Among the main stories in 2015, there was one about the regular users of oral contraceptives who were concerned about birth defects emerging in kids after long-term usage. The morning after pill was also implicated. The good news is that recent studies found no link between oral contraceptives or the morning after pill and higher risks of birth defects. The full study is summarised on this website.
In order to develop a greater understanding of this relationship, researchers from Denmark and United States took a close look at the birth deliveries that took place between the years 1997 and 2011. This info was then cross referenced with the national prescription registries for mothers who used oral contraceptives prior to their pregnancy. The research found that about 8% of the mothers had stopped taking contraceptives for about 3 months and 1% of the mothers were on contraceptives when they conceived.
Dr Horvath Cosper of American College of Obstetrics & Gynecology says, that over the course of her career she’s been telling patients that the research leading up to this point has ruled out all causes. Following the release of this study, she said, “This provides me with more evidence, convincing beyond all doubt that birth defects and oral contraceptives aren’t related.”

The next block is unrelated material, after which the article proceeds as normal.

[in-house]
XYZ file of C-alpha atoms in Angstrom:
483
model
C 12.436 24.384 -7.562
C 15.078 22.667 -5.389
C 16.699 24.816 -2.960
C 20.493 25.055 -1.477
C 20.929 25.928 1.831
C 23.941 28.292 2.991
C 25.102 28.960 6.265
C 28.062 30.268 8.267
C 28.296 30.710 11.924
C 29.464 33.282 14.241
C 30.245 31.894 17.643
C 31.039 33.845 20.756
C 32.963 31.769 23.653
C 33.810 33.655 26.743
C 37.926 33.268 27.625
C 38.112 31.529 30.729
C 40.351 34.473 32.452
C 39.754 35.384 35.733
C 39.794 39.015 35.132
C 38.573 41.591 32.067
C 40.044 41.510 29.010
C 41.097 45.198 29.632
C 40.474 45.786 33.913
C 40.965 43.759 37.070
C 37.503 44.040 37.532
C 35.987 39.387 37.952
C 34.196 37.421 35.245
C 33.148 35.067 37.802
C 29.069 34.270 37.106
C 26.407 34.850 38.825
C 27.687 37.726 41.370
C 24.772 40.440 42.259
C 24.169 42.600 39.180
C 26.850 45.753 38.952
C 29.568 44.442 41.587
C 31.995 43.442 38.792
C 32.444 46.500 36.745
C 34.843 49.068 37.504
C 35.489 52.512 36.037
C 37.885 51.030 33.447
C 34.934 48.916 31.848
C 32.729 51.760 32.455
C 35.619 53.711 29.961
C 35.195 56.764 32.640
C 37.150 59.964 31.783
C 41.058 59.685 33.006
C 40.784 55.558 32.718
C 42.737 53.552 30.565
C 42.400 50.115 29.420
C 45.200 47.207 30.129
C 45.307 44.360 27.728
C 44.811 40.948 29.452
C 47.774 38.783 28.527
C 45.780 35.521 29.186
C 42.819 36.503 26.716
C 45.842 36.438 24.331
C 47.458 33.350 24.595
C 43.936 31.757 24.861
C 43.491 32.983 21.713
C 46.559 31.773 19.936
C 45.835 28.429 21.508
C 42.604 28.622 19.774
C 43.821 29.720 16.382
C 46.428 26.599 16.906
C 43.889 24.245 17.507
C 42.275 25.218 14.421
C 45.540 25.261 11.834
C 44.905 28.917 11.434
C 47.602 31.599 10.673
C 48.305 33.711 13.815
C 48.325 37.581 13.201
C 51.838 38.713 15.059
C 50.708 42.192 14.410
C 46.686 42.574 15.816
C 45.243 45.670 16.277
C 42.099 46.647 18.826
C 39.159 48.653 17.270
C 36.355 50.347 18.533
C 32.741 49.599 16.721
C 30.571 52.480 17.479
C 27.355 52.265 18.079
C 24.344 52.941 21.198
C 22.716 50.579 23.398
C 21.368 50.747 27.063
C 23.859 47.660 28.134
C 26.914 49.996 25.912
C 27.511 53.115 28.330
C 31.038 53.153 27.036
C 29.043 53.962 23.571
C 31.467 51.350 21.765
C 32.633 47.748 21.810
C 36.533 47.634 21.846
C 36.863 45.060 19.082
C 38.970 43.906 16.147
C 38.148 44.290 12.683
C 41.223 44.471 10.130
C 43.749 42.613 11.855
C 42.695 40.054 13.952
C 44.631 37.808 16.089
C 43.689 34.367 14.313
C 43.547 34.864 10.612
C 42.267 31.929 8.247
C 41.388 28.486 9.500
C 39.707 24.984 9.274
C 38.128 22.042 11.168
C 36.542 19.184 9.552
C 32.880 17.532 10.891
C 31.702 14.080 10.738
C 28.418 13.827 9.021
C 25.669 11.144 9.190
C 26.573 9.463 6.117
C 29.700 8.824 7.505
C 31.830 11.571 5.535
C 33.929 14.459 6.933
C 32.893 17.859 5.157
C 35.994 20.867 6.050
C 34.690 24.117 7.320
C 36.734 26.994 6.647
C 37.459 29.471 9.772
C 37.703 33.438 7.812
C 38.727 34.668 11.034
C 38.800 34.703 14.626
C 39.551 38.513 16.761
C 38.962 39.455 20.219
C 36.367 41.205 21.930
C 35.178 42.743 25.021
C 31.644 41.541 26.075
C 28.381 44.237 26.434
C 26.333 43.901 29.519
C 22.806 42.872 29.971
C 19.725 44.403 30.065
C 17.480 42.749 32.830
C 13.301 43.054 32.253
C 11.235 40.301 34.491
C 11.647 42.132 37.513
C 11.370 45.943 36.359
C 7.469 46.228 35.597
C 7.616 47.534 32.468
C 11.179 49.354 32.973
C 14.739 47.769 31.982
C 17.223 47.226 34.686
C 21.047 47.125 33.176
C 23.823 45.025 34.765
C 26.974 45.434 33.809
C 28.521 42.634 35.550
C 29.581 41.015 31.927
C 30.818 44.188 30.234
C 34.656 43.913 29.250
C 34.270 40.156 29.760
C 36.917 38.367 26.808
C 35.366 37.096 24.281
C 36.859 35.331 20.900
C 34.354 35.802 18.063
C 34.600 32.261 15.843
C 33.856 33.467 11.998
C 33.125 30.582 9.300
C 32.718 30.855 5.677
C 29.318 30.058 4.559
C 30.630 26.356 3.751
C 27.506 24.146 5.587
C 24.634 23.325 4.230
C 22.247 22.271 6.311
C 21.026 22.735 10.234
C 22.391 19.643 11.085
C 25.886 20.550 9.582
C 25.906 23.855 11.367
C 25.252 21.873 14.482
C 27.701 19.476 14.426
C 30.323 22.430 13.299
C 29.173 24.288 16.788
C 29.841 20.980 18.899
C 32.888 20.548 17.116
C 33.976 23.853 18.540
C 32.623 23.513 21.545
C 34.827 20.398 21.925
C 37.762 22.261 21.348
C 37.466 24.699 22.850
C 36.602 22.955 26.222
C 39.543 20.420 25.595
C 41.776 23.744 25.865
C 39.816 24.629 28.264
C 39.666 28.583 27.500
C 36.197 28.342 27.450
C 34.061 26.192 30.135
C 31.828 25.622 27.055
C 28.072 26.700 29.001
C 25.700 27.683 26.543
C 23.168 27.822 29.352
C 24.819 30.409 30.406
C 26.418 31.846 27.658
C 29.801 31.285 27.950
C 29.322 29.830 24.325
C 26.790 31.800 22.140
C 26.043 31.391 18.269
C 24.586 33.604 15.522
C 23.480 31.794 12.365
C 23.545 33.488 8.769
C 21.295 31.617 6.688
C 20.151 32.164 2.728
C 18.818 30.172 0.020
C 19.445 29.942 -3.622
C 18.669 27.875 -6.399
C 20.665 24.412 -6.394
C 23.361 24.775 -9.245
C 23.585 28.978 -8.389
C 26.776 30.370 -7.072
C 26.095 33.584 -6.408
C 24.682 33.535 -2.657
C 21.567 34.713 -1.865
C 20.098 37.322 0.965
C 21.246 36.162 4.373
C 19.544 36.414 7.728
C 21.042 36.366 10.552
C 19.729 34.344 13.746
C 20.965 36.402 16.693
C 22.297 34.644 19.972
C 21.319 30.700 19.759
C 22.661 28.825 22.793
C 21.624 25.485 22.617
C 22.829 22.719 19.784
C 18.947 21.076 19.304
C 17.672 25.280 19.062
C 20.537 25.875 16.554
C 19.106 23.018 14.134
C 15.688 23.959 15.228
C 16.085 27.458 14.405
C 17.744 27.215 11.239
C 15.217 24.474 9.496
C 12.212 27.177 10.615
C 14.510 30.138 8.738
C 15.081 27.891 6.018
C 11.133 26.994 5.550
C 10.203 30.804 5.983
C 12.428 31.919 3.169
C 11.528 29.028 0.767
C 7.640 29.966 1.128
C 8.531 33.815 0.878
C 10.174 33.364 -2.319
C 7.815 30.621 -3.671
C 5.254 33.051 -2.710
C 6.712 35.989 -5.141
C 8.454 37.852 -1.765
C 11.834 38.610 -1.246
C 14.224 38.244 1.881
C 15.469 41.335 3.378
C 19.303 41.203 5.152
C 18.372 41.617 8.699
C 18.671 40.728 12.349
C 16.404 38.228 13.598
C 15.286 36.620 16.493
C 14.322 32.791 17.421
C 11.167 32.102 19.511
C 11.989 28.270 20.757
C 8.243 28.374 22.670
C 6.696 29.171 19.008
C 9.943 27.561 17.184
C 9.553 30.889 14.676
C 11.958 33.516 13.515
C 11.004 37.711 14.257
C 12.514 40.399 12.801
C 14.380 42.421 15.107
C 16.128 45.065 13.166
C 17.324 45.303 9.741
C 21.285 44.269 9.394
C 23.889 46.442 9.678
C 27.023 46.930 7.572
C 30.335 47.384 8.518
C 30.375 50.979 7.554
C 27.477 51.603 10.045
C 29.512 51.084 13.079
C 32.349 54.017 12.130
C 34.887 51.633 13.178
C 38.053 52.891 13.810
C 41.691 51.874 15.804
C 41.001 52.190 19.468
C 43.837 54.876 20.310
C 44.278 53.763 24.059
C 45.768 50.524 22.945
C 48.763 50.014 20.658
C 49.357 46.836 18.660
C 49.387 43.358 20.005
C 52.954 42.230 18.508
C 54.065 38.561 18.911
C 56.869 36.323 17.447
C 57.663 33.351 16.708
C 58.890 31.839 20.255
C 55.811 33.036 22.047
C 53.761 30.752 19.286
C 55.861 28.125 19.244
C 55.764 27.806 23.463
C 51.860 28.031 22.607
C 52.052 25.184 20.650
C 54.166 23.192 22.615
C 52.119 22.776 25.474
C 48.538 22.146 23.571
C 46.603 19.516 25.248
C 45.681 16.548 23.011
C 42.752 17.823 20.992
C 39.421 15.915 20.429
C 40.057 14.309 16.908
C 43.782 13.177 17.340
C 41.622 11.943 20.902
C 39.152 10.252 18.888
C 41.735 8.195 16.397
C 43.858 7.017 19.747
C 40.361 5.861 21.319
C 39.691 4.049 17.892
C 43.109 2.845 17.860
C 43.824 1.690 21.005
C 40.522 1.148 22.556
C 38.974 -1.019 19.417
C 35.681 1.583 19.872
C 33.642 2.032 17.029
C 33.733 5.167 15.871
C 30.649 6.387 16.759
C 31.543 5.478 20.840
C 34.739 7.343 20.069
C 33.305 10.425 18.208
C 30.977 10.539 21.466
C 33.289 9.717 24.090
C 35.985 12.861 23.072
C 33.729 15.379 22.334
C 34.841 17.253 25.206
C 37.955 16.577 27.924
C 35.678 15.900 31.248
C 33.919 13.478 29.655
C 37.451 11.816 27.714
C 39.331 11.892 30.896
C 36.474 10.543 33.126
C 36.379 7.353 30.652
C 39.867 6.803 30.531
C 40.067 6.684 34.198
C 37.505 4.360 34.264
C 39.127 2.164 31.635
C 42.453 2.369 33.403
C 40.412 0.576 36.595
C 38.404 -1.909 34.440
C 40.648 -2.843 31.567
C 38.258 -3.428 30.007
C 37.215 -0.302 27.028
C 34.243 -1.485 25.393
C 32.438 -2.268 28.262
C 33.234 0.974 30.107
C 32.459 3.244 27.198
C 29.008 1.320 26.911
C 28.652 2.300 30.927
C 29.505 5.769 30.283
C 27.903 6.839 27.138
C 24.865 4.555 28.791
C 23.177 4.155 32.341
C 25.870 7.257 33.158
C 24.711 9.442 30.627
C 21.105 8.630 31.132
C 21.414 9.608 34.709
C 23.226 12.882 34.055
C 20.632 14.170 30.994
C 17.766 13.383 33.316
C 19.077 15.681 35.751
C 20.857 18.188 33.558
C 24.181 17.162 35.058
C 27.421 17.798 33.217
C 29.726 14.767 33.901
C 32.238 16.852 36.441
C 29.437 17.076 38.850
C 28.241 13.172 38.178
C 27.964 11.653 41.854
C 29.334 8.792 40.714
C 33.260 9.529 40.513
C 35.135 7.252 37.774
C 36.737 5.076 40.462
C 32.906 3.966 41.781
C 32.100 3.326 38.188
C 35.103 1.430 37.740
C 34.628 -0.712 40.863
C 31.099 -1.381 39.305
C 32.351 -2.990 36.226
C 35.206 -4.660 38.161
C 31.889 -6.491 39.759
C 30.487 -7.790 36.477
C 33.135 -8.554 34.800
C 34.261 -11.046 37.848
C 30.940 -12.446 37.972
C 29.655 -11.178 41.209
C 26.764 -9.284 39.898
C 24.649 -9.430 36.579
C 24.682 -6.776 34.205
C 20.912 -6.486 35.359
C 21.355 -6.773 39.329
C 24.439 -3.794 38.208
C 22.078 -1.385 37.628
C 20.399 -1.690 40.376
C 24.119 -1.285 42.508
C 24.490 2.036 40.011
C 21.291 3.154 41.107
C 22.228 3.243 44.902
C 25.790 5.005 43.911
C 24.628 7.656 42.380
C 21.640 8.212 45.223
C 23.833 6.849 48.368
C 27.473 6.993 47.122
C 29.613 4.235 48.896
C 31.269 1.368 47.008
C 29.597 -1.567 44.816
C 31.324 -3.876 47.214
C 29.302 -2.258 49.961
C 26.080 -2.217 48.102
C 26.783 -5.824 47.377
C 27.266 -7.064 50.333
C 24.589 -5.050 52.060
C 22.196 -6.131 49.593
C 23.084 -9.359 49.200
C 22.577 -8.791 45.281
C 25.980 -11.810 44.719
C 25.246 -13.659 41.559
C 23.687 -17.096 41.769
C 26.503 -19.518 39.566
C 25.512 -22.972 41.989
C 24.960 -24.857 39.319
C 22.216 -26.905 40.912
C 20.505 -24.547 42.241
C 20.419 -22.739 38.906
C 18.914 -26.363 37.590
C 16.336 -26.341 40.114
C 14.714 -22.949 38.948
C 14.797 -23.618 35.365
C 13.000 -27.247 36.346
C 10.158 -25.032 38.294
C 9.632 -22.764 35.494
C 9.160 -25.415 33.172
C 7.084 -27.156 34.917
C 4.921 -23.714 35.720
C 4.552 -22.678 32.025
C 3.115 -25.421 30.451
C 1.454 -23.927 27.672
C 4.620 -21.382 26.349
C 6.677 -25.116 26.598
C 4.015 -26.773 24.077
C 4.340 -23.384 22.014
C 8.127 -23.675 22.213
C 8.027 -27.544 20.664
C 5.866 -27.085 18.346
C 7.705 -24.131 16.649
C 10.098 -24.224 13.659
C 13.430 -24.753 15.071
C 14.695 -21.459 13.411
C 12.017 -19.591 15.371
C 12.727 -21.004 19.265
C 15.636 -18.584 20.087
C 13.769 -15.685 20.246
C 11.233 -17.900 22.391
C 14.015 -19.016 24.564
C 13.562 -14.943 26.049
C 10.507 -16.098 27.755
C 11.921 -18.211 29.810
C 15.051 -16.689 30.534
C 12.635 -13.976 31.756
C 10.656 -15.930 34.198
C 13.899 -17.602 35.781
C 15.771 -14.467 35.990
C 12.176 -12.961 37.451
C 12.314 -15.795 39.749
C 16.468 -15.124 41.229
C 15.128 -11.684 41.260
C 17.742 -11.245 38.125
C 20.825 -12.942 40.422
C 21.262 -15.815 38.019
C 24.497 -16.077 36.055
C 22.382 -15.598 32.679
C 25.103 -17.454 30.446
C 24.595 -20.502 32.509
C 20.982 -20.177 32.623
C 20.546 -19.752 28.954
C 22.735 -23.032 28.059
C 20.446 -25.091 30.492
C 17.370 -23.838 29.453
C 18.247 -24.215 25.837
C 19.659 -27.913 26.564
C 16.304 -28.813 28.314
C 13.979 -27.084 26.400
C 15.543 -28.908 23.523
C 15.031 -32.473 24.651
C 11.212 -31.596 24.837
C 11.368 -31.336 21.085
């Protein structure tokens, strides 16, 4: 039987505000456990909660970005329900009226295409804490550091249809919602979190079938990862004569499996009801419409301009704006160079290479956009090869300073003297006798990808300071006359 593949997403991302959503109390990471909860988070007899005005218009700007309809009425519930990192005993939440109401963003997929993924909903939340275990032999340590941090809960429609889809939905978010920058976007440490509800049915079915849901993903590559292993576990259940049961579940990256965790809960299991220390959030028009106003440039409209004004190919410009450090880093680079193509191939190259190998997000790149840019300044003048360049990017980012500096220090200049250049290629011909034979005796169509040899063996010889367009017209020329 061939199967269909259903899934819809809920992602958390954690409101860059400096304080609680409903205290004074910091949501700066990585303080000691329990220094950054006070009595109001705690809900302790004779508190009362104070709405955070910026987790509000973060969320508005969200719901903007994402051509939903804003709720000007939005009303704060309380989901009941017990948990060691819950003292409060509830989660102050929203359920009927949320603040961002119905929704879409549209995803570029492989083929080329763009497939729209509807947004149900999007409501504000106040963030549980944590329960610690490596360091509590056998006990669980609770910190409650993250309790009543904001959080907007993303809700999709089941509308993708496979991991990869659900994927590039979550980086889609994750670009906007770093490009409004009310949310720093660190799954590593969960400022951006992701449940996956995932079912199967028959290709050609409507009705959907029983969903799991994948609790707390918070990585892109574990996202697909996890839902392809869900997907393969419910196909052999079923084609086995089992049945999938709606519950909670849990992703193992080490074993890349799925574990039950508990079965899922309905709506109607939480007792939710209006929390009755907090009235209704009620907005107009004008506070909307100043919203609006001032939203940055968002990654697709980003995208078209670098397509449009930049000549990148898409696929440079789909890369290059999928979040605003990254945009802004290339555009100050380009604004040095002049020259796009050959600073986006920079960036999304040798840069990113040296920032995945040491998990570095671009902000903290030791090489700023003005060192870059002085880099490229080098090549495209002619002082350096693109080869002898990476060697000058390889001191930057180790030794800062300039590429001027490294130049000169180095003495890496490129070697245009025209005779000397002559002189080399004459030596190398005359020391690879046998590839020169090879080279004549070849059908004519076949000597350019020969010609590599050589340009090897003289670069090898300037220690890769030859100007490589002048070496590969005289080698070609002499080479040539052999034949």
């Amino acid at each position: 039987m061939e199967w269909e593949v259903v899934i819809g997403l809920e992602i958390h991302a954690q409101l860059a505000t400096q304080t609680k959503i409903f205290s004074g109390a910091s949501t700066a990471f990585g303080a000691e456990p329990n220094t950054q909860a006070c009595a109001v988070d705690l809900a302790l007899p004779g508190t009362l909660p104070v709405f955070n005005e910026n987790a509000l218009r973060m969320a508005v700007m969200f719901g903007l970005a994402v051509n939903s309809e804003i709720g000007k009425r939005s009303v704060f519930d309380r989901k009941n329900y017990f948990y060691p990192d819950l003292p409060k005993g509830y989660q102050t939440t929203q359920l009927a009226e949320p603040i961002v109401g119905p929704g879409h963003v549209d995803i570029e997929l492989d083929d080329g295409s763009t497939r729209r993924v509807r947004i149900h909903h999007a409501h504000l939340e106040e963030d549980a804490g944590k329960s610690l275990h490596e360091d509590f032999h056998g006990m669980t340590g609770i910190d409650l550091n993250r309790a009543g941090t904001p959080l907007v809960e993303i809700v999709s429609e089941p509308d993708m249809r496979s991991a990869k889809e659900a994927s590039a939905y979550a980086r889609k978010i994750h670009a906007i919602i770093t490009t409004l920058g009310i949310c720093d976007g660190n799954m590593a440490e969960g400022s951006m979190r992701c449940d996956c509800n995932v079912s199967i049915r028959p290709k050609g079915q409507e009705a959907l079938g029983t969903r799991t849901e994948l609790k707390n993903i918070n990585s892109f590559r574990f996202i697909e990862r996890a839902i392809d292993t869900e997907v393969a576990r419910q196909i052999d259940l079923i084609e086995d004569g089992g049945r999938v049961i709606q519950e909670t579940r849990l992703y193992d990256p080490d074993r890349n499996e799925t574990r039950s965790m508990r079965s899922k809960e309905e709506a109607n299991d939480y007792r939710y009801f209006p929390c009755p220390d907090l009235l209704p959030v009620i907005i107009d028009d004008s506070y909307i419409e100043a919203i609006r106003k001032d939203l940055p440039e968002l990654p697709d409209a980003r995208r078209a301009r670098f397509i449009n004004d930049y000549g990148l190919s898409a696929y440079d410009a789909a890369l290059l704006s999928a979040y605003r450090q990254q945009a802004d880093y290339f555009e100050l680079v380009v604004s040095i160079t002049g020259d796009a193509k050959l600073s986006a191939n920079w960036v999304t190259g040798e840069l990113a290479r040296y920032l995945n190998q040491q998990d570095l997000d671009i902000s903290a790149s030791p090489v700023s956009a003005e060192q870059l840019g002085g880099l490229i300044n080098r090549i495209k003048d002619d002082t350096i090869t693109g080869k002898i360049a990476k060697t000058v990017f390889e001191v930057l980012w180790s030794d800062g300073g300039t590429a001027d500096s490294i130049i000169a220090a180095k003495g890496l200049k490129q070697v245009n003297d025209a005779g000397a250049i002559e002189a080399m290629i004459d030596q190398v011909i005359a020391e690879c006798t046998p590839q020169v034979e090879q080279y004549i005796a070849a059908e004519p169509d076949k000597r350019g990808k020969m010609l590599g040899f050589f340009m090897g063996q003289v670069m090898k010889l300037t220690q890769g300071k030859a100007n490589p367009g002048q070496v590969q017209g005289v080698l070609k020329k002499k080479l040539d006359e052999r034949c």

The risk of defects is no larger for newborns whose mothers regularly used birth control & ECP pills than those whose mothers never did.
The study didn’t find anything that suggests an increased risk linked with group or subgroups of birth defects. The authors all believed that due to the small size of the samples, they weren’t able to rule a few associations with two particular defects. The data revealed a slight increase in the risk of a rare left heart hypo-plastic syndrome in a total of three women who used birth control pills in early pregnancy, with high possibility of these being a hereditary defect than the effects of the pills.
An Epidemiologist, Kim Waller from The University of Texas’s Health Science Center, authored a study in 2010 that put oral contraceptives under the microscope and the 32 categories of birth defects. The study proved no association between the two. However, she did notice a statistically significant increase in the risk of aforementioned heart problems among newborns prone to women who continue to take contraceptives throughout the first trimester. She said, “Given the results of these two studies makes this particular defect an interesting focal point for further study.
This recent study however didn’t distinguish between the different types of oral birth control pills, which many health professionals believe is worth adding in future studies.
This study is of critical importance as about 16% of women who take contraceptives are of childbearing age. When used right, the rate of it failing is less than 1%, which can jump to 9% when pills are missed, interaction with other medications and few illnesses as well.
“These findings are extremely reassuring”, believes Brittany Charlton, the author of yet another study in Public Health Epidemiology Dept of Harvard T.H. Chan School, which also confirms previous research in the same area. So mothers and religious contraceptive users can relax.
You can find out more information about the morning after pill here.